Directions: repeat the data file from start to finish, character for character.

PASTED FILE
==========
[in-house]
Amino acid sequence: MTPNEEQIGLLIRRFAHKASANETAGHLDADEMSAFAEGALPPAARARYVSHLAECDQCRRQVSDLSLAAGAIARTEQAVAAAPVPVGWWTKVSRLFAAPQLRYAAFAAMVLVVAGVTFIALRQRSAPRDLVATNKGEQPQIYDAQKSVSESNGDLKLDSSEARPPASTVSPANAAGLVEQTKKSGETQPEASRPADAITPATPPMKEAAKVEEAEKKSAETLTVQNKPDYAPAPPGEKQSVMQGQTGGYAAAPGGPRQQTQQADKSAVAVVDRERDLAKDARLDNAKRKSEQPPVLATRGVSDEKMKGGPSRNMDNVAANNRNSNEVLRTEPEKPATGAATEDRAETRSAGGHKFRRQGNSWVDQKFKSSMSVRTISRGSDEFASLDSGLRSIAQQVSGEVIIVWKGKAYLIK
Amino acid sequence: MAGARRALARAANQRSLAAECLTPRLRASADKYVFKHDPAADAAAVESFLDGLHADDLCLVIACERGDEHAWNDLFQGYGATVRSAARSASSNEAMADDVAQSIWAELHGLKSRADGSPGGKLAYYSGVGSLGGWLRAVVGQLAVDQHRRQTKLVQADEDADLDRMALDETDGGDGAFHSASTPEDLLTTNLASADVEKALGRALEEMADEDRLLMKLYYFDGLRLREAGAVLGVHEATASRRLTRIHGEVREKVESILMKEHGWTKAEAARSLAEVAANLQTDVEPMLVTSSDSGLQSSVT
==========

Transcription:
[in-house]
Amino acid sequence: MTPNEEQIGLLIRRFAHKASANETAGHLDADEMSAFAEGALPPAARARYVSHLAECDQCRRQVSDLSLAAGAIARTEQAVAAAPVPVGWWTKVSRLFAAPQLRYAAFAAMVLVVAGVTFIALRQRSAPRDLVATNKGEQPQIYDAQKSVSESNGDLKLDSSEARPPASTVSPANAAGLVEQTKKSGETQPEASRPADAITPATPPMKEAAKVEEAEKKSAETLTVQNKPDYAPAPPGEKQSVMQGQTGGYAAAPGGPRQQTQQADKSAVAVVDRERDLAKDARLDNAKRKSEQPPVLATRGVSDEKMKGGPSRNMDNVAANNRNSNEVLRTEPEKPATGAATEDRAETRSAGGHKFRRQGNSWVDQKFKSSMSVRTISRGSDEFASLDSGLRSIAQQVSGEVIIVWKGKAYLIK
Amino acid sequence: MAGARRALARAANQRSLAAECLTPRLRASADKYVFKHDPAADAAAVESFLDGLHADDLCLVIACERGDEHAWNDLFQGYGATVRSAARSASSNEAMADDVAQSIWAELHGLKSRADGSPGGKLAYYSGVGSLGGWLRAVVGQLAVDQHRRQTKLVQADEDADLDRMALDETDGGDGAFHSASTPEDLLTTNLASADVEKALGRALEEMADEDRLLMKLYYFDGLRLREAGAVLGVHEATASRRLTRIHGEVREKVESILMKEHGWTKAEAARSLAEVAANLQTDVEPMLVTSSDSGLQSSVT